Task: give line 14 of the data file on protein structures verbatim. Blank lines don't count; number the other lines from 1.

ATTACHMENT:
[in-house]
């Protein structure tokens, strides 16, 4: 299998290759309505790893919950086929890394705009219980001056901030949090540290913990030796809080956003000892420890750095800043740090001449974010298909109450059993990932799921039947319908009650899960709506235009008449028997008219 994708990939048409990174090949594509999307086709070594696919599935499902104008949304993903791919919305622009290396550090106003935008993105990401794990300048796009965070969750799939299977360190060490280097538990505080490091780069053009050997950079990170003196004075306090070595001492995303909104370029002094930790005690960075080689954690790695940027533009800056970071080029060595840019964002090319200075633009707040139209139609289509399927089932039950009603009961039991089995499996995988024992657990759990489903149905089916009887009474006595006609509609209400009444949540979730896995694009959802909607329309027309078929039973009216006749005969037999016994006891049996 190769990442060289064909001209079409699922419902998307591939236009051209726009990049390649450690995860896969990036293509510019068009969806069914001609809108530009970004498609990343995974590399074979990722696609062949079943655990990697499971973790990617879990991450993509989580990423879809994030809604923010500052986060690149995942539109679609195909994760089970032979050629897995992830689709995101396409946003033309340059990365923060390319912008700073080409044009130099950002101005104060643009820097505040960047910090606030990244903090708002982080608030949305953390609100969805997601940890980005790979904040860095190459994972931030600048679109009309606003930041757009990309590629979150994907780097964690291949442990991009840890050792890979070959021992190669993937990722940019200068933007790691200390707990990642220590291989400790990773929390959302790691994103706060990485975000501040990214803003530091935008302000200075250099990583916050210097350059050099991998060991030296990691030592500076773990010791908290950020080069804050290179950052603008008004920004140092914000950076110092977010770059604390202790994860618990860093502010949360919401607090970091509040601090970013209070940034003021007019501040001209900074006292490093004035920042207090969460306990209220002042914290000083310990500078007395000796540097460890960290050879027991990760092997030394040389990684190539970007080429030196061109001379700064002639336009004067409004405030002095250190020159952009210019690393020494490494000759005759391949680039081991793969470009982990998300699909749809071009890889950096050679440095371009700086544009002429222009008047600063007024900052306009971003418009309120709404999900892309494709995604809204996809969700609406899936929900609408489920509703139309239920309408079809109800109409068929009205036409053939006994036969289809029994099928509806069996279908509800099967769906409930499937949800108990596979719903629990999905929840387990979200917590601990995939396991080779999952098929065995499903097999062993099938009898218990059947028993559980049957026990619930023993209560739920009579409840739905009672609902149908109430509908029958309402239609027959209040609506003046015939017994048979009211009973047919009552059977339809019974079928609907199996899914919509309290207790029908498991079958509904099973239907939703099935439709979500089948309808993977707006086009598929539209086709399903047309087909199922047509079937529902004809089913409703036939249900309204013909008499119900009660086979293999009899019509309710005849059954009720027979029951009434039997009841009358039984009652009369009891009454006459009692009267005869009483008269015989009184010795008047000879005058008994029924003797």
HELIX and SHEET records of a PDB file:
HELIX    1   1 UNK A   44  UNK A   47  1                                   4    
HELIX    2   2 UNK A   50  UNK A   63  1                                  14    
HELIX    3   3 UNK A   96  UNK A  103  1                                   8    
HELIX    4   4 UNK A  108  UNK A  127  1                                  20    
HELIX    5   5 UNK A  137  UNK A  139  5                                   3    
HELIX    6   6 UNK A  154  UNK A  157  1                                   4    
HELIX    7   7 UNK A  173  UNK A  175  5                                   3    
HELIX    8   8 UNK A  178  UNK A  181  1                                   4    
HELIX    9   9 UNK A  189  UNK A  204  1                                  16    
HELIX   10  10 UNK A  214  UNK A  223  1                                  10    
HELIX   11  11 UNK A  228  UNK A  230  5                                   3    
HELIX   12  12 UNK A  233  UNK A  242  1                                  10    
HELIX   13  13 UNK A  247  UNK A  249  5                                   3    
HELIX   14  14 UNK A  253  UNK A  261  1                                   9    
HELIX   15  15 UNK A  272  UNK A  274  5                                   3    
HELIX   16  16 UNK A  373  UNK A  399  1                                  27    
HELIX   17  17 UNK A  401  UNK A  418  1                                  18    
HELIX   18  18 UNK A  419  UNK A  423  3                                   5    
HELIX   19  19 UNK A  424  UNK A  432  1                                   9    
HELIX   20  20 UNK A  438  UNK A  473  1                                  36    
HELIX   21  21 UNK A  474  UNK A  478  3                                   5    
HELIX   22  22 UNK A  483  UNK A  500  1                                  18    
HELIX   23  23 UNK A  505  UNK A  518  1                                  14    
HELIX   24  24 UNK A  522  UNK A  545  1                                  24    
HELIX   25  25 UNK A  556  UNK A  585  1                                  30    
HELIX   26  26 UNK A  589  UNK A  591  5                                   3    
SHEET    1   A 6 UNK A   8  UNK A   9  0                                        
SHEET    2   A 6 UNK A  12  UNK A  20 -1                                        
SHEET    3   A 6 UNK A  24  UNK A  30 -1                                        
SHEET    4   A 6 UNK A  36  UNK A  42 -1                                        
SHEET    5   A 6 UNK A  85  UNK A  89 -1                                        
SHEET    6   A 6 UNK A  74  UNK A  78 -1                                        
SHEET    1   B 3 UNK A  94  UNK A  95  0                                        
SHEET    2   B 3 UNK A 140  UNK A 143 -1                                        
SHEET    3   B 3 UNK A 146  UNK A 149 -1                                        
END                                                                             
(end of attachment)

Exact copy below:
HELIX   11  11 UNK A  228  UNK A  230  5                                   3    